Researchers Hope To Help A Billion Smokers

March 27, 1998

While policymakers debate tobacco legislation, hundreds of scientists are determining how best to help the world's 1.1 billion smokers.

Researchers from throughout the world are presenting their latest nicotine and tobacco findings at the annual meeting of The Society for Research on Nicotine and Tobacco, March 27-29. Mississippi Attorney General Michael Moore, a key figure in settlement negotiations with tobacco companies, will address the group the afternoon of March 27.

Among the research results being presented at the SRNT meeting are these findings:These findings are among several hundred presentations that tobacco scientists are making to their peers this week. The topics range in scope from the molecular to the societal; the behaviors and characteristics of smokers are reported from such diverse locales as Harlem and Japan. Many reports reflect a continual effort to find more effective ways to help not only cigarette smokers, but also users of smokeless tobacco and cigars.

The findings have implications for preventing tobacco use worldwide and helping the world's 1.1 billion smokers to quit. Among the 50 million smokers in the U.S. are about 4.5 million children and teenagers between the ages of 12 and 17. Tobacco-related health problems are the leading preventable cause of death in the U.S. Some 3 million persons worldwide die every year from tobacco-related disease, or approximately one person every 10 seconds.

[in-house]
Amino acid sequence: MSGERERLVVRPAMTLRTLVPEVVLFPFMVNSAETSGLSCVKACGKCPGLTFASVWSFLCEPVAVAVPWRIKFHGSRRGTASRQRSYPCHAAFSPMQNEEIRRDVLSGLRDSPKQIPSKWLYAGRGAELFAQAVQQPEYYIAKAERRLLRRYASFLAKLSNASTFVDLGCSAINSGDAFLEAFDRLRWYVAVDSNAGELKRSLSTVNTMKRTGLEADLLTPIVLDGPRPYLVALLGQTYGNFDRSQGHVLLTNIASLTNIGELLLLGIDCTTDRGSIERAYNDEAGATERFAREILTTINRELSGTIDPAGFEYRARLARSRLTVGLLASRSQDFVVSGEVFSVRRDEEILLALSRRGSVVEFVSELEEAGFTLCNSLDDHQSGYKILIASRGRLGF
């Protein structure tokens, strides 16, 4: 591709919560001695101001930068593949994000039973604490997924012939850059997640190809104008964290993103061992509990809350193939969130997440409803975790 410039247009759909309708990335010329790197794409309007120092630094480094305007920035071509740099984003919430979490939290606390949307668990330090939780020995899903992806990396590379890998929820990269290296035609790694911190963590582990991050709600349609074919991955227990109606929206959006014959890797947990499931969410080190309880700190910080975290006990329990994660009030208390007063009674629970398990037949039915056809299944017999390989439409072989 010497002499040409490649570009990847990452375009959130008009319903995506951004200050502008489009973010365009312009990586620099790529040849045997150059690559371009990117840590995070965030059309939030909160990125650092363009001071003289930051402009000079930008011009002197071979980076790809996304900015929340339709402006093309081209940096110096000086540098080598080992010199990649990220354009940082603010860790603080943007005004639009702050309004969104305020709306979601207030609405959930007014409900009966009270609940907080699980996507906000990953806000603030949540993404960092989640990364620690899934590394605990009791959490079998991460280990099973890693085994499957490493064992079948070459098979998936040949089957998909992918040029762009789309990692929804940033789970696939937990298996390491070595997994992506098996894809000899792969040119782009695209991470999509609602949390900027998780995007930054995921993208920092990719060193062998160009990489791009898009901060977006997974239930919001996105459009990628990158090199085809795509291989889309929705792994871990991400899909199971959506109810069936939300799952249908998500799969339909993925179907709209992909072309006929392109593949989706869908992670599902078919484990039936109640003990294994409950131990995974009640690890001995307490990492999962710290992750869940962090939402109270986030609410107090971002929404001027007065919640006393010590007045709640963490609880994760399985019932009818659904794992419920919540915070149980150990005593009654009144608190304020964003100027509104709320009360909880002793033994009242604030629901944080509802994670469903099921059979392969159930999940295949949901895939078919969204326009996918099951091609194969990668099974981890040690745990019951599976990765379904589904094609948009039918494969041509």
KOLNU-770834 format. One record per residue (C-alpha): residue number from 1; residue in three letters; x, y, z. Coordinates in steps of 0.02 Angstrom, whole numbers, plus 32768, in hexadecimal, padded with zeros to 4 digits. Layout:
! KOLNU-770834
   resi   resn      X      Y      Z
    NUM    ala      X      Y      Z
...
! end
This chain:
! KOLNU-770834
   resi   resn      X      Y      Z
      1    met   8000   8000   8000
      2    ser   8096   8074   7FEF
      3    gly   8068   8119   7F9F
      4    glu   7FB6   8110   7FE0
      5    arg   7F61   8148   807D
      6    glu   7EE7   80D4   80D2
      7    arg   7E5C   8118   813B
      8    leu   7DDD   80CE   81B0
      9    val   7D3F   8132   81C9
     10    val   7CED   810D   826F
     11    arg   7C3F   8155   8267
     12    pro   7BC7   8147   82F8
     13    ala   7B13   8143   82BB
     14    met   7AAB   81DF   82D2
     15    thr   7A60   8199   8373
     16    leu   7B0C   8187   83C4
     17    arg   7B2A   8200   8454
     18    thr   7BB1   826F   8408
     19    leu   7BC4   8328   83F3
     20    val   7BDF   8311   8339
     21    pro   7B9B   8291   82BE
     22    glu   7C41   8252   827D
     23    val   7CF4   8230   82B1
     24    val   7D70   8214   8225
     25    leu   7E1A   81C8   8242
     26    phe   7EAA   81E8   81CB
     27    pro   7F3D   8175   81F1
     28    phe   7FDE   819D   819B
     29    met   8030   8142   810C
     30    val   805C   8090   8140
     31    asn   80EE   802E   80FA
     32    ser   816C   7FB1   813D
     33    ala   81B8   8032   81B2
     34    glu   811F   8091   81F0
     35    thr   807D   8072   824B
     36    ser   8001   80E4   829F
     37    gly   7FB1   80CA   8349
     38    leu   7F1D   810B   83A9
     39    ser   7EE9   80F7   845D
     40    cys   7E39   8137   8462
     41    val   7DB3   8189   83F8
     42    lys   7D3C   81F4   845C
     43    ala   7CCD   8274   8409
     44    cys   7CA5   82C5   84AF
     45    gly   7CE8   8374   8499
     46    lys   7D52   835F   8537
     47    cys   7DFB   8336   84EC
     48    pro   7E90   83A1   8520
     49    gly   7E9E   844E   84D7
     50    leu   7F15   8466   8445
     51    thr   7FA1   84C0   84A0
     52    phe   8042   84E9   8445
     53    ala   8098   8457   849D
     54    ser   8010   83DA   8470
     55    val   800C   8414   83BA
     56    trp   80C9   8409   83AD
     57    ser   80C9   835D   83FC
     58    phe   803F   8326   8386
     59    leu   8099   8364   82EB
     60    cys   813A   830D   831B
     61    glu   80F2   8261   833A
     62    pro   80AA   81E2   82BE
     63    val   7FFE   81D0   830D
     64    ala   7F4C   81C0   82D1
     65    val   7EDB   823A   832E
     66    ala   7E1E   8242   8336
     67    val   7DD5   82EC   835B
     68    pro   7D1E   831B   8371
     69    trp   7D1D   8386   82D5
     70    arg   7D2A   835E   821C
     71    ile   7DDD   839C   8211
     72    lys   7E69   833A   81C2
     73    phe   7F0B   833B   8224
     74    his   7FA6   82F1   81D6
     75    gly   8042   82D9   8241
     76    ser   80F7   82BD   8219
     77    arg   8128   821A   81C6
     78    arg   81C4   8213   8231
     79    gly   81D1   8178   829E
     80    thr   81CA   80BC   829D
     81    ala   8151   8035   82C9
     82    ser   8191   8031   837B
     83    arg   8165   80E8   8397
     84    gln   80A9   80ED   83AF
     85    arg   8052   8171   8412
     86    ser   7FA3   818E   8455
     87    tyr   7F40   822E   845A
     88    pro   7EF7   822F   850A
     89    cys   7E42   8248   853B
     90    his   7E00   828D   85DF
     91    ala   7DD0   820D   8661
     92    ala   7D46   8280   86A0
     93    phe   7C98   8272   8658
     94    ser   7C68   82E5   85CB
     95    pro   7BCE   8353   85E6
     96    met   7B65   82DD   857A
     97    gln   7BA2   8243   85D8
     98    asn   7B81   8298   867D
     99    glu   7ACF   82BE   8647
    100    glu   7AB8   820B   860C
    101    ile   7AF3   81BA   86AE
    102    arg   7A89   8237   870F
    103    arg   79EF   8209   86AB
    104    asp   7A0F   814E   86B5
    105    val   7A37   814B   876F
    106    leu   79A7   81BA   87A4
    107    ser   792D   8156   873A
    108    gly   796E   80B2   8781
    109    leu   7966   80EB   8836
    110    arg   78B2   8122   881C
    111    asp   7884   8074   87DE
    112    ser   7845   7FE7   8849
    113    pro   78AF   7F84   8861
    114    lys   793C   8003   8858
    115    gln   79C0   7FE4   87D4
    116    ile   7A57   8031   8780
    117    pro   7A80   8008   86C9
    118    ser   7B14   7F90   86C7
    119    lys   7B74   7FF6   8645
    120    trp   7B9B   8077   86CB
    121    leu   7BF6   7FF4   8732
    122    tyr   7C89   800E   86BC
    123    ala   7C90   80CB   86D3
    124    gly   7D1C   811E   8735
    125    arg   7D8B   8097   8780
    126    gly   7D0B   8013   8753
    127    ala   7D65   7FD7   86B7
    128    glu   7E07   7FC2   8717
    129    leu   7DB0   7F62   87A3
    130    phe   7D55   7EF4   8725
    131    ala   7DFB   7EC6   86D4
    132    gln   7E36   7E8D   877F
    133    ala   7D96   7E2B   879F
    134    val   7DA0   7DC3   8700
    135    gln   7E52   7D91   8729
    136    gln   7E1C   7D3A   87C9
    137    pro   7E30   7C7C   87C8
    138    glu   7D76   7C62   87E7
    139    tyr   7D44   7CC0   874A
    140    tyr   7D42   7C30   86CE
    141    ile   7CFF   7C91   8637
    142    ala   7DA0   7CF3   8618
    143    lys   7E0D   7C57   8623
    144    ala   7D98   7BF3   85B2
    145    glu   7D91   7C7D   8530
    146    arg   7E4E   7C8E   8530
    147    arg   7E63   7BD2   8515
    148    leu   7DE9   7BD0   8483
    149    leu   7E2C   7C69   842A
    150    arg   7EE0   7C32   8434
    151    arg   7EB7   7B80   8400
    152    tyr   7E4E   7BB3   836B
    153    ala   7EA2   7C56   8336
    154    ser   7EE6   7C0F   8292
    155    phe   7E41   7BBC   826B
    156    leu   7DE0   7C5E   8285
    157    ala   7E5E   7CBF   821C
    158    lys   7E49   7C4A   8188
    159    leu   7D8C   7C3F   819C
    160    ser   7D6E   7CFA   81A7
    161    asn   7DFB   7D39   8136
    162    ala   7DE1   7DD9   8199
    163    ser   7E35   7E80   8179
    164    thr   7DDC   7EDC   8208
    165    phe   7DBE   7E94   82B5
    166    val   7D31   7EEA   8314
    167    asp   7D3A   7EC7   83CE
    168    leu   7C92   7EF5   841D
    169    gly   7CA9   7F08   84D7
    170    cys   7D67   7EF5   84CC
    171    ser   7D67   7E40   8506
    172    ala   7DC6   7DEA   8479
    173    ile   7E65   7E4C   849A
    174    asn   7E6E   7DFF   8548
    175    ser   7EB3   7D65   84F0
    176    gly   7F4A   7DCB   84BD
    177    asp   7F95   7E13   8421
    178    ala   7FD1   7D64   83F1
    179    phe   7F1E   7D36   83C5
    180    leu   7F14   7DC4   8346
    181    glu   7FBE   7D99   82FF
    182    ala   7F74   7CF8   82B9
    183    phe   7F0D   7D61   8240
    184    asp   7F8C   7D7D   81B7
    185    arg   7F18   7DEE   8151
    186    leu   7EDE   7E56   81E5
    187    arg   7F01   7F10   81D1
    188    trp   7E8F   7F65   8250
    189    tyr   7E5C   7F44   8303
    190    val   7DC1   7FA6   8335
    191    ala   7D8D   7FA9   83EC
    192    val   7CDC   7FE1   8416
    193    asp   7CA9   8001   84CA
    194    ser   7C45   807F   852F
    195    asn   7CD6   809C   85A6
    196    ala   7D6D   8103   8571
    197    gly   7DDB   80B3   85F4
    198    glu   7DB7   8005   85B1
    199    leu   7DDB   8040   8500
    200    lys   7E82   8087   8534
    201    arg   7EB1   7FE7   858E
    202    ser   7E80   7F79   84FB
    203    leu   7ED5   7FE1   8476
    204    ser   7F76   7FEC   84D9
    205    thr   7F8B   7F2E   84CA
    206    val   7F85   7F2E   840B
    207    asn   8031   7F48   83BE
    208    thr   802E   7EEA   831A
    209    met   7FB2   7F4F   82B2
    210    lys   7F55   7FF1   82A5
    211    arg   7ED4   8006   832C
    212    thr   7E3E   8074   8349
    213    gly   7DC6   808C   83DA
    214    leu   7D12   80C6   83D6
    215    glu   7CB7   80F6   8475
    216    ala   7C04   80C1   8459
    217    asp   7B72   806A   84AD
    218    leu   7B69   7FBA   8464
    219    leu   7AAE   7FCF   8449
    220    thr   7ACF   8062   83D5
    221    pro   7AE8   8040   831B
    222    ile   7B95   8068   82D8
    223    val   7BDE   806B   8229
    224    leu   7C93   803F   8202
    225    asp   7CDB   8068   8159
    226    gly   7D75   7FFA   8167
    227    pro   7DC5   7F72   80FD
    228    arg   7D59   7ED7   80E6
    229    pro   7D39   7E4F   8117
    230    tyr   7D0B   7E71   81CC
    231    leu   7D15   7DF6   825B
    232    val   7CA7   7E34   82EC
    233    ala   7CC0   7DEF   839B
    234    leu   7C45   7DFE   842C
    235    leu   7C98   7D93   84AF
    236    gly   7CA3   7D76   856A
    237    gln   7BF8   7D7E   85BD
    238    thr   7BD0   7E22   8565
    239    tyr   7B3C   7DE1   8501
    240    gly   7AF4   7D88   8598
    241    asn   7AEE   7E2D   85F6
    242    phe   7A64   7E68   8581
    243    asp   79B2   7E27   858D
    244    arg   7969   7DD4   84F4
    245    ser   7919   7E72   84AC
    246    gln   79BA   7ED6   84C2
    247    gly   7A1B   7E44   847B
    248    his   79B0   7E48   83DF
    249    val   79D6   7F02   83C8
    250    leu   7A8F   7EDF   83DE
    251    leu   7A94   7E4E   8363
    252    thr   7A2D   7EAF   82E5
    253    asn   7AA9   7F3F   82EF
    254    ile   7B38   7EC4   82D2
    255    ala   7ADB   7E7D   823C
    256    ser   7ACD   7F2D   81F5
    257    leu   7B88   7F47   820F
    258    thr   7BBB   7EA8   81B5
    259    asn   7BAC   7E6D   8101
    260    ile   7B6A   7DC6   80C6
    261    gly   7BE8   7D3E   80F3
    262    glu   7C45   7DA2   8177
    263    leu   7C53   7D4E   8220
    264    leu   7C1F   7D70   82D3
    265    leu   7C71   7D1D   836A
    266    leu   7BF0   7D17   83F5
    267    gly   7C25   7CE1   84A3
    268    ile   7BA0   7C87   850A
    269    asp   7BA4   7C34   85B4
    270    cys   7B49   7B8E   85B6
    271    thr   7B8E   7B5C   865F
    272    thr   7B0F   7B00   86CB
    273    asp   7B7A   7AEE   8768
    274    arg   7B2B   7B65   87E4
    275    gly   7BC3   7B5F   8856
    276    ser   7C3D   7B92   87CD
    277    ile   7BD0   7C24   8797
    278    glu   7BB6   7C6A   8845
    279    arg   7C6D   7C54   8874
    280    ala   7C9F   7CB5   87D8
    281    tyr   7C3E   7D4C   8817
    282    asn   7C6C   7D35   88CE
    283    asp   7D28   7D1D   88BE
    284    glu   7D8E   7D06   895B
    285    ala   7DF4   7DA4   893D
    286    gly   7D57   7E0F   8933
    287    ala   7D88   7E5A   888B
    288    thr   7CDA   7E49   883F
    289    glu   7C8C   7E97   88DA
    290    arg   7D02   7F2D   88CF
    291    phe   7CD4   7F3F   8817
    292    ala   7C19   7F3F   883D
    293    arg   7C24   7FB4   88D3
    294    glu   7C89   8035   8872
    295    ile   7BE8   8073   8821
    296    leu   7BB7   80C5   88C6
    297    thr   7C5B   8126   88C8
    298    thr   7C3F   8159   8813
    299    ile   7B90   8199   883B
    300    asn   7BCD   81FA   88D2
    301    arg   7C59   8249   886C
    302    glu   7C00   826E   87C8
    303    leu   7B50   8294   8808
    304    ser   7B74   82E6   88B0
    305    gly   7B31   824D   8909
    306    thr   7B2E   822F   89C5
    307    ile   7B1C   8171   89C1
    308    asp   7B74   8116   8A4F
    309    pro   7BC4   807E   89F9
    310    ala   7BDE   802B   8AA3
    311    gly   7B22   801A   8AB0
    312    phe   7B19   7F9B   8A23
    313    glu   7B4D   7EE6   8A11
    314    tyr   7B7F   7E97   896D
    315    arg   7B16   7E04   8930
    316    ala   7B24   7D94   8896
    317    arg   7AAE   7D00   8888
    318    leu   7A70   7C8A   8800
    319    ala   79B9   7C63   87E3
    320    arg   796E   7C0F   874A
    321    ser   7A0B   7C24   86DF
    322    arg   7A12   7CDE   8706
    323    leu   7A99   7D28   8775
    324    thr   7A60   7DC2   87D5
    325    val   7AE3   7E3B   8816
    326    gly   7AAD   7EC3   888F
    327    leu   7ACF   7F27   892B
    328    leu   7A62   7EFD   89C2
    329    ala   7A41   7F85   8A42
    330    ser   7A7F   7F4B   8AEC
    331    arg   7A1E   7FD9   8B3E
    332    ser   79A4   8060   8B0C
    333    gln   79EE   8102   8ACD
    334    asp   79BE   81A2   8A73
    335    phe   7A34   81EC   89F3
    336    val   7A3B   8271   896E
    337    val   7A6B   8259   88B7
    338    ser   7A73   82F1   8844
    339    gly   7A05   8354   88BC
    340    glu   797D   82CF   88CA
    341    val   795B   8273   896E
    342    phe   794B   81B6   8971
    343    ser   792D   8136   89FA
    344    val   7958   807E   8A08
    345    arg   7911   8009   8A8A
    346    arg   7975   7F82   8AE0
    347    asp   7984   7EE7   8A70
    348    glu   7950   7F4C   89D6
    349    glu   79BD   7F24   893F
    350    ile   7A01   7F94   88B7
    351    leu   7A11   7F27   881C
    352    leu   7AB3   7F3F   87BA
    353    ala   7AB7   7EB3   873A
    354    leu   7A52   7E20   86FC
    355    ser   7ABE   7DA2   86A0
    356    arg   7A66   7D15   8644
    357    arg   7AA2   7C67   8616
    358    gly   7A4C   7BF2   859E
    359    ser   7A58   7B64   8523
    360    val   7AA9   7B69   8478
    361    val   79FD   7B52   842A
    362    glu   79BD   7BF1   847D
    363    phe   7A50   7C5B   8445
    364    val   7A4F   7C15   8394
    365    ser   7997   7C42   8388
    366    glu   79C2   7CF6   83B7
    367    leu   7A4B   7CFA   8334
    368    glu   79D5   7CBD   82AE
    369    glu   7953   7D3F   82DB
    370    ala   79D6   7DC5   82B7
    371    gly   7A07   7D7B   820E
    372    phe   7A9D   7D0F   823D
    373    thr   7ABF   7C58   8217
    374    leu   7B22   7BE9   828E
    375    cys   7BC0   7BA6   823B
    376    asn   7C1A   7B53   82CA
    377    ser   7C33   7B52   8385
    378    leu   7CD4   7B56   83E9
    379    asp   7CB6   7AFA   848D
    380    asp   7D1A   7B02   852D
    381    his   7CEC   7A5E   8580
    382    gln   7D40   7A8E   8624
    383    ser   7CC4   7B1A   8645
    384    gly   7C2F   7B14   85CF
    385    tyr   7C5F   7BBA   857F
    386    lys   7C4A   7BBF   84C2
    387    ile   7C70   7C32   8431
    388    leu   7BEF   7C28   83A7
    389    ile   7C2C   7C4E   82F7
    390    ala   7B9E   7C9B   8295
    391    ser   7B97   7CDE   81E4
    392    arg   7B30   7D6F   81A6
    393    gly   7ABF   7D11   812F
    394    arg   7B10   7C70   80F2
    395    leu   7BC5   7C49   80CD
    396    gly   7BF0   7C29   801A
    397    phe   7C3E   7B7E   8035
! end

Issues to be debated in symposia at the annual meeting include these: The Society for Research on Nicotine and Tobacco (SRNT) is a premier scientific group whose 330 members include many of the world's leading authorities in nicotine and tobacco. The society is interdisciplinary and international, bringing together scientists from a variety of fields and from continents including Europe, South and North America, Australia, and Asia. Most members are affiliated with universities or with other research institutions.

Research activities that SRNT strives to encourage include basic research on nicotine's mechanisms and actions, and applied research on the behavioral, pharmacological, and health effects of tobacco use, nicotine dependence, and the therapeutic uses of nicotine. The society also encourages scientific research on public health efforts for the prevention and treatment of smoking and tobacco use by constituting a forum for scientific research on these issues.

In addition, SRNT strives to provide a means by which various legislative, governmental, regulatory, and other public agencies and the pharmaceutical industry can obtain expert advice and consultation on critical issues concerning tobacco use, nicotine dependence, and the therapeutic uses of nicotine. In 1997 the society issued a policy statement urging that legislators and other policymakers seek input from scientists before formulating tobacco policies and programs.

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The scientific findings announced at the meeting, a report of Michael Moore's speech, and other meeting news are posted at the following Web site, which will be updated throughout the meeting: www.sri.policy.com/policy/srnt/theLatest.htm

For more information, contact Janet Brigham, Ph.D., pager 1-888-858-0068 (enter your phone number and "#"). After March 29; call 650-859-2797.
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Society for Research on Nicotine and Tobacco

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